Showdown outdoors ‘workhouse’ as metropolis leaders conflict about media entry | Information Headlines


ST. LOUIS ( — A showdown between St. Louis City officials ensued inside a city jail Wednesday as News 4 and other media were blocked from entering, despite being invited by aldermen.

“[Aldermen] are not coming in with the media…you are not going to be allowed to film inside of here,” said Heather Taylor, a senior advisor to new Public Safety Director Dan Isom. Taylor said while media was not allowed inside due to concerns about detainee’s privacy rights, aldermen could shoot photos and videos inside. News 4 would have agreed to not show detainees faces but was still denied access.

ST. LOUIS ( — For years, activists have called to close the city’s medium security…

“I am chair of the public safety and this is very disrespectful,” said Aldermen Joe Vacarro.  “Apparently, the mayor is afraid of the media.”

Mayor Tishaura Jones has vowed to close MSI, often referred to as “The Workhouse,” in the first 100 days in office. Last month, she and Congresswoman Cori Bush, along with their staff and community advocates, took a tour, calling the conditions inside deplorable and inhumane. News 4 later got video through a public records request but our initial request to accompany them on the tour was denied.

Some aldermen say they don’t think the conditions are as bad as claimed and want independent entities, like the media to see for themselves.

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“It’s just a bunch of garbage and I’m really upset, the media should be allowed in here,” said Vacarro.

“Let’s talk about transparency, let’s talk the talk and walk the walk. Let the public know, lets share what the conditions look like with the public,” said Alderman Jeffrey Boyd.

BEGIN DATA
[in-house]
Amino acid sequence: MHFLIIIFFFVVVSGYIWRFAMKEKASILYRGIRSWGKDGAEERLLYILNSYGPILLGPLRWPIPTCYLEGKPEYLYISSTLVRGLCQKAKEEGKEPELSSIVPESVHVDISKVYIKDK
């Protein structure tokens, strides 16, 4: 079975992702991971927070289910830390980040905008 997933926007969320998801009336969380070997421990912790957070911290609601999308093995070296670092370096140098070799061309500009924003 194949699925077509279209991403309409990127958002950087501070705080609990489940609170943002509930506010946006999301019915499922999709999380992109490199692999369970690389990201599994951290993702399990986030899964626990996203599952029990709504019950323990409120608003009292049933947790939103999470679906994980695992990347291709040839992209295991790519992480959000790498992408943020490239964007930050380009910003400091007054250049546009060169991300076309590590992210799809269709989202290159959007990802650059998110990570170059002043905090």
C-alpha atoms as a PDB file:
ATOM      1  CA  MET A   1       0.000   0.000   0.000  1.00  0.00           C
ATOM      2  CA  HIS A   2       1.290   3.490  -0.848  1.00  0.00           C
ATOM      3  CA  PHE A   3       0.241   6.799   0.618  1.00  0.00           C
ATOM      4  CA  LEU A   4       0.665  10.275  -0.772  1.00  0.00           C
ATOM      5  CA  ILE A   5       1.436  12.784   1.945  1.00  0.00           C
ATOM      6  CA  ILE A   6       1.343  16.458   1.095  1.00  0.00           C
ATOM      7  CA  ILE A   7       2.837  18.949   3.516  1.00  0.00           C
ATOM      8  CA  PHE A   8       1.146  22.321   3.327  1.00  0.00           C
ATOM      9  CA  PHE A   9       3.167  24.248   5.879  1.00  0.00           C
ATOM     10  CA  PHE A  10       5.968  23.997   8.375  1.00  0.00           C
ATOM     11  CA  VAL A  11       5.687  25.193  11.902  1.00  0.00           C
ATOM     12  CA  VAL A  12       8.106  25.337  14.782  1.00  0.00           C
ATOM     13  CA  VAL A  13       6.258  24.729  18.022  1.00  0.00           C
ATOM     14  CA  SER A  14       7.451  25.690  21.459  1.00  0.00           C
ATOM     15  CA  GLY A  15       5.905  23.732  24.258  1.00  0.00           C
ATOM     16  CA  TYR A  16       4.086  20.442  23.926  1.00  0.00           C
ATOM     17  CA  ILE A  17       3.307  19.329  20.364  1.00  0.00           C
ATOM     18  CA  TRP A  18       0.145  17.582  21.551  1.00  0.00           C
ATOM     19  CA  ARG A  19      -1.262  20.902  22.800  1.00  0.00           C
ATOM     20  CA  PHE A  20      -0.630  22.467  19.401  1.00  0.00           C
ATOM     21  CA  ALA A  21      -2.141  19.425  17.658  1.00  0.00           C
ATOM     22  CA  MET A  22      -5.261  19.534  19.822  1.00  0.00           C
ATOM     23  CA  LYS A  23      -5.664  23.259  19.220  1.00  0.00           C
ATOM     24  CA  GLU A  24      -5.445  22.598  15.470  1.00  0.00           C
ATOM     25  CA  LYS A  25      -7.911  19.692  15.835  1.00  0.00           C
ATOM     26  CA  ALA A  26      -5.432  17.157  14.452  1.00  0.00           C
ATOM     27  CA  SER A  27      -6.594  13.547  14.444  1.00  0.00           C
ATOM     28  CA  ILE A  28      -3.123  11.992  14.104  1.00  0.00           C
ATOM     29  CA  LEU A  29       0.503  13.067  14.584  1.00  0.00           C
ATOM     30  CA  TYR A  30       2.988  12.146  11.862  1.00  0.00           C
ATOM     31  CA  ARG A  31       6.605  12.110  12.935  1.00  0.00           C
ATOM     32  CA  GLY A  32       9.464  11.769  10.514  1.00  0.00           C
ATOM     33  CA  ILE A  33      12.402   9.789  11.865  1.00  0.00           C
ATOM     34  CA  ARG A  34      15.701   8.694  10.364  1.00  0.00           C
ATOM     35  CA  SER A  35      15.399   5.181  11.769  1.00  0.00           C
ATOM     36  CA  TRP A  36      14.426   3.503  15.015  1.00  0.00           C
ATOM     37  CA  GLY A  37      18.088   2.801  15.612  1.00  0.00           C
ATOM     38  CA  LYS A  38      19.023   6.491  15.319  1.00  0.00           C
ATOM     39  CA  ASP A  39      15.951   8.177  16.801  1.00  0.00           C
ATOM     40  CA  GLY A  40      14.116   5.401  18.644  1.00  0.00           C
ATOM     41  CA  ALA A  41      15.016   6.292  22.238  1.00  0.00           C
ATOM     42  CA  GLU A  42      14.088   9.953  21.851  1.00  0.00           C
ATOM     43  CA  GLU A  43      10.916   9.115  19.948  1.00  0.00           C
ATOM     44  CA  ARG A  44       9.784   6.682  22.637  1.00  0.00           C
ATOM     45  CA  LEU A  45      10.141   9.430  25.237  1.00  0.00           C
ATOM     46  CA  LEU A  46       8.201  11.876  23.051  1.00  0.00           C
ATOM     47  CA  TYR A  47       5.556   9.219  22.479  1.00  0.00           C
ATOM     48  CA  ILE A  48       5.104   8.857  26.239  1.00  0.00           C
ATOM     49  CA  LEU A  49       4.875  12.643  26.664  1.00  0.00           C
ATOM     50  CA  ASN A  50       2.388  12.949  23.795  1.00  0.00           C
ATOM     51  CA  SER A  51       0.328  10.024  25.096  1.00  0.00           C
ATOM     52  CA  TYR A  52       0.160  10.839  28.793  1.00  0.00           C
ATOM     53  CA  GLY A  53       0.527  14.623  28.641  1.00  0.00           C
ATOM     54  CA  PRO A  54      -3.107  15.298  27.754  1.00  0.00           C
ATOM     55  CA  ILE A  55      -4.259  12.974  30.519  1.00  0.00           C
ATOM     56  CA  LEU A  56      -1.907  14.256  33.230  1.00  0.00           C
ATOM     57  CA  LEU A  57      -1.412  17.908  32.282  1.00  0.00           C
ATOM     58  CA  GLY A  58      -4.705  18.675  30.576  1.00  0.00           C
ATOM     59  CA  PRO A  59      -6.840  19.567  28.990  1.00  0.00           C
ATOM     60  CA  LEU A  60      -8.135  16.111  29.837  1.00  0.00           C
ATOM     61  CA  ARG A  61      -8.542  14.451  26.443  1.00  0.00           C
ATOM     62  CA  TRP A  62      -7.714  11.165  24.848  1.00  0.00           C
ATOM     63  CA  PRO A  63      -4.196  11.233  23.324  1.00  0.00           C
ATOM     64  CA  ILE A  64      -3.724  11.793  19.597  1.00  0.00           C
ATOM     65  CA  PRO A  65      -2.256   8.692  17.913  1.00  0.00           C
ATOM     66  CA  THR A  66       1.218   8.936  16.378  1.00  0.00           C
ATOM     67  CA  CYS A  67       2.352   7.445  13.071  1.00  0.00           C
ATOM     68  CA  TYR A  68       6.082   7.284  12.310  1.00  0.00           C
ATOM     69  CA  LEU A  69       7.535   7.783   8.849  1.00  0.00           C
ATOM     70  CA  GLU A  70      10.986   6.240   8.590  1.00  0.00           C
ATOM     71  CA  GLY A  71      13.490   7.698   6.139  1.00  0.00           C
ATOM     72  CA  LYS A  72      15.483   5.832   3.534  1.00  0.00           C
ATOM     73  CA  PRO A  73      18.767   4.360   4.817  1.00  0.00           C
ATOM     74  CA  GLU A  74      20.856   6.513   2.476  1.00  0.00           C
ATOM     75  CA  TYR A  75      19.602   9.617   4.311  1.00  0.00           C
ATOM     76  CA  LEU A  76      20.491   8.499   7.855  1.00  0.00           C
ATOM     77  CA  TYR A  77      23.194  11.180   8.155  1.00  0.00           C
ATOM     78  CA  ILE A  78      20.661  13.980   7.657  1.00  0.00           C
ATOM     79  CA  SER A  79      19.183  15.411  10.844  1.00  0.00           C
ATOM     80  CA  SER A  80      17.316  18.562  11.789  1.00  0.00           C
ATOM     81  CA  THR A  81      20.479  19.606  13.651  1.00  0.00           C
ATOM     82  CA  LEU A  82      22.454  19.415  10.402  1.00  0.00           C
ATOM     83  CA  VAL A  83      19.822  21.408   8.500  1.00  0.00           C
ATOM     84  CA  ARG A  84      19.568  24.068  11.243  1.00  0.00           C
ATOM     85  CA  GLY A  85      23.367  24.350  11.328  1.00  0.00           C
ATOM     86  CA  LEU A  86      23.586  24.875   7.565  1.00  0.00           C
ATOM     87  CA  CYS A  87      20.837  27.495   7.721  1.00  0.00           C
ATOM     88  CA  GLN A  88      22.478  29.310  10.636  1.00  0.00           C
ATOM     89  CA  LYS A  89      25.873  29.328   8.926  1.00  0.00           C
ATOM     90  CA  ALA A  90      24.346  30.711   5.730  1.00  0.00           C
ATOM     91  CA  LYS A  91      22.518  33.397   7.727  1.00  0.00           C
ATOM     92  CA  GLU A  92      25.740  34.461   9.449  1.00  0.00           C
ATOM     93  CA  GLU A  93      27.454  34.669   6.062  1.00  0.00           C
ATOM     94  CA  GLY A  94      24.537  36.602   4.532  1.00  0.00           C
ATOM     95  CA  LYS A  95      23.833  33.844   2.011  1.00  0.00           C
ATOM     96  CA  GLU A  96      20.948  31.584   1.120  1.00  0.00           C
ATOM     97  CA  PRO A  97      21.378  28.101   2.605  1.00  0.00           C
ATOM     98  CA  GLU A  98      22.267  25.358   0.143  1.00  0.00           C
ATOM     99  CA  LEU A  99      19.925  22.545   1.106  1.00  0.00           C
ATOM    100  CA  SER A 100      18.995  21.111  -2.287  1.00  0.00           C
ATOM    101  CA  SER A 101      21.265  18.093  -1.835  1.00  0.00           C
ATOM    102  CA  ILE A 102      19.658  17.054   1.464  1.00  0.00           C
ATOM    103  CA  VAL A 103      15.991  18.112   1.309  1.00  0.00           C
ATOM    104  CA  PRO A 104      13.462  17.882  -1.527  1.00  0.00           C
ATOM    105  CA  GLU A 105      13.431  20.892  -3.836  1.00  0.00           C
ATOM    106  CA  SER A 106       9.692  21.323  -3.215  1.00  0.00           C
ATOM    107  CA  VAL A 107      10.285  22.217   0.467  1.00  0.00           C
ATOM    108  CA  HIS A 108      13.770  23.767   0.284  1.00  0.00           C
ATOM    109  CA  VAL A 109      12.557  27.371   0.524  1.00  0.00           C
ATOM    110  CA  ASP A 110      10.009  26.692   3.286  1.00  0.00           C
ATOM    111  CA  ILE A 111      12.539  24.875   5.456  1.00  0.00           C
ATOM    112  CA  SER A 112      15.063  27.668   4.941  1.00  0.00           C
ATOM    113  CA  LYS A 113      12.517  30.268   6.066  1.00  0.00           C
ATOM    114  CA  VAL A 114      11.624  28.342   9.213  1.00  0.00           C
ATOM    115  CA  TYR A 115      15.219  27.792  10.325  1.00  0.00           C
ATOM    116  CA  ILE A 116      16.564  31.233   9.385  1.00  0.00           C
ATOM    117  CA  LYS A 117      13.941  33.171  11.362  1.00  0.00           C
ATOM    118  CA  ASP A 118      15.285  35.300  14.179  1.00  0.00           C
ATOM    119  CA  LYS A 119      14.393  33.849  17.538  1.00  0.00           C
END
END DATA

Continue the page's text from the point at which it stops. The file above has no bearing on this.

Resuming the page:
In the end, a few aldermen and at least one private citizen, Rev. Darryl Gray, got to go inside Wednesday. Some aldermen told News 4, it wasn’t deplorable as claimed.

Elected leaders tour St. Louis jails, Mayor Jones reaffirms plan to close the Workhouse

Newly elected St. Louis mayor Tishaura Jones led a group of elected leaders on a tour of the Criminal Justice Center (CJC) and the Medium Security Institution, known as the Workhouse, on Saturday. The group emerged from the Workhouse and had harsh criticism for the living conditions.

“It was not the dark, dank, dungeon that I have heard,” said Alderman James Page. “I will tell you right up front, I was impressed with what I saw.”

“There is no mold downstairs at all, no way they could clean that out, it’s super dry downstairs,” said Alderman Brandon Bosley. Bosley said he was looking for the worst, but didn’t find it. “The floors were not dirty, you could drop a sandwich on the floor, of course you wouldn’t want to, but if you swiped your hands on the floors or the walls, no overwhelming amount of dirt on the walls.”

Though Alderman Anne Schweitzer says she did observe problems.

“Just some ceiling issues, a lot of water leaks, some shower and toilet conditions that were not humane at all,” she said. “There is just not money in St. Louis to maintain two jails with declining populations there’s just not.”

The leaders are split on whether the jail should be shut down. “I think it’s unrealistic for us right now for us to make unrealistic expectations,” Bosley said.

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